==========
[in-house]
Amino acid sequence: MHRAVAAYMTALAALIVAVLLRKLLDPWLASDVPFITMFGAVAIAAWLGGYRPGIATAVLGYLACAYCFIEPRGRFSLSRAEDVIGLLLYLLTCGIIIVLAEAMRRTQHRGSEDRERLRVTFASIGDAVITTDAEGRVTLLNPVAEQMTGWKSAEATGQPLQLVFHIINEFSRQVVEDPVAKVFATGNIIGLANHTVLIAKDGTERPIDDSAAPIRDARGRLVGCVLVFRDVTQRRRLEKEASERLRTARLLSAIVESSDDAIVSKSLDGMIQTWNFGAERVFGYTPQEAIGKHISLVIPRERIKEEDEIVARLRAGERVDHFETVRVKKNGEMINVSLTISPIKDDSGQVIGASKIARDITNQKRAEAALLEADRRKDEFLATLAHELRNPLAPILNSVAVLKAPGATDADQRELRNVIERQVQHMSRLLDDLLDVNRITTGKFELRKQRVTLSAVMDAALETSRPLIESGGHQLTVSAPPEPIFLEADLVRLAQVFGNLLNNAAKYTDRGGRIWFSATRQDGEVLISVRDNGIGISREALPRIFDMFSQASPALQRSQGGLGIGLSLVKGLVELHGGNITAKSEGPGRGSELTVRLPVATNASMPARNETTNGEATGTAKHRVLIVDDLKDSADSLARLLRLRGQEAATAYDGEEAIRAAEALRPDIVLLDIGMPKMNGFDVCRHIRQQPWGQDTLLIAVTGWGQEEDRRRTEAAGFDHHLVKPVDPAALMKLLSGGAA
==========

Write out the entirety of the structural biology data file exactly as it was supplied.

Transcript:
[in-house]
Amino acid sequence: MHRAVAAYMTALAALIVAVLLRKLLDPWLASDVPFITMFGAVAIAAWLGGYRPGIATAVLGYLACAYCFIEPRGRFSLSRAEDVIGLLLYLLTCGIIIVLAEAMRRTQHRGSEDRERLRVTFASIGDAVITTDAEGRVTLLNPVAEQMTGWKSAEATGQPLQLVFHIINEFSRQVVEDPVAKVFATGNIIGLANHTVLIAKDGTERPIDDSAAPIRDARGRLVGCVLVFRDVTQRRRLEKEASERLRTARLLSAIVESSDDAIVSKSLDGMIQTWNFGAERVFGYTPQEAIGKHISLVIPRERIKEEDEIVARLRAGERVDHFETVRVKKNGEMINVSLTISPIKDDSGQVIGASKIARDITNQKRAEAALLEADRRKDEFLATLAHELRNPLAPILNSVAVLKAPGATDADQRELRNVIERQVQHMSRLLDDLLDVNRITTGKFELRKQRVTLSAVMDAALETSRPLIESGGHQLTVSAPPEPIFLEADLVRLAQVFGNLLNNAAKYTDRGGRIWFSATRQDGEVLISVRDNGIGISREALPRIFDMFSQASPALQRSQGGLGIGLSLVKGLVELHGGNITAKSEGPGRGSELTVRLPVATNASMPARNETTNGEATGTAKHRVLIVDDLKDSADSLARLLRLRGQEAATAYDGEEAIRAAEALRPDIVLLDIGMPKMNGFDVCRHIRQQPWGQDTLLIAVTGWGQEEDRRRTEAAGFDHHLVKPVDPAALMKLLSGGAA